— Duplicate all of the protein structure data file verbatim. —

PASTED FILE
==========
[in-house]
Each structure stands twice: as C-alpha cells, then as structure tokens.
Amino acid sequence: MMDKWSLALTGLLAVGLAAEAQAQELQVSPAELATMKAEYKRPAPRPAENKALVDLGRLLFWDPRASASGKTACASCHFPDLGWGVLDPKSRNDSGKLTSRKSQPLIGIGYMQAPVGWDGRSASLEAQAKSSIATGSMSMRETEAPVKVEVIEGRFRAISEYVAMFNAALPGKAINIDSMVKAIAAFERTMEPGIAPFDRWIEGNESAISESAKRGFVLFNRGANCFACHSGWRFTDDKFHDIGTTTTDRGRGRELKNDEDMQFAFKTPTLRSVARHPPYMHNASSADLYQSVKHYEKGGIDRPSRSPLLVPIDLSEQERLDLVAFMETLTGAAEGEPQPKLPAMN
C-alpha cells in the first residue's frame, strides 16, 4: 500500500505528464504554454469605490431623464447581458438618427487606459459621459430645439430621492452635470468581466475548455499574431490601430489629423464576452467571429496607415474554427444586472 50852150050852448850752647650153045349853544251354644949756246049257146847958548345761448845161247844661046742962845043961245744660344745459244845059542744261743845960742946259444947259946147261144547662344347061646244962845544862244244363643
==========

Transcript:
[in-house]
Each structure stands twice: as C-alpha cells, then as structure tokens.
Amino acid sequence: MMDKWSLALTGLLAVGLAAEAQAQELQVSPAELATMKAEYKRPAPRPAENKALVDLGRLLFWDPRASASGKTACASCHFPDLGWGVLDPKSRNDSGKLTSRKSQPLIGIGYMQAPVGWDGRSASLEAQAKSSIATGSMSMRETEAPVKVEVIEGRFRAISEYVAMFNAALPGKAINIDSMVKAIAAFERTMEPGIAPFDRWIEGNESAISESAKRGFVLFNRGANCFACHSGWRFTDDKFHDIGTTTTDRGRGRELKNDEDMQFAFKTPTLRSVARHPPYMHNASSADLYQSVKHYEKGGIDRPSRSPLLVPIDLSEQERLDLVAFMETLTGAAEGEPQPKLPAMN
C-alpha cells in the first residue's frame, strides 16, 4: 500500500505528464504554454469605490431623464447581458438618427487606459459621459430645439430621492452635470468581466475548455499574431490601430489629423464576452467571429496607415474554427444586472 50852150050852448850752647650153045349853544251354644949756246049257146847958548345761448845161247844661046742962845043961245744660344745459244845059542744261743845960742946259444947259946147261144547662344347061646244962845544862244244363643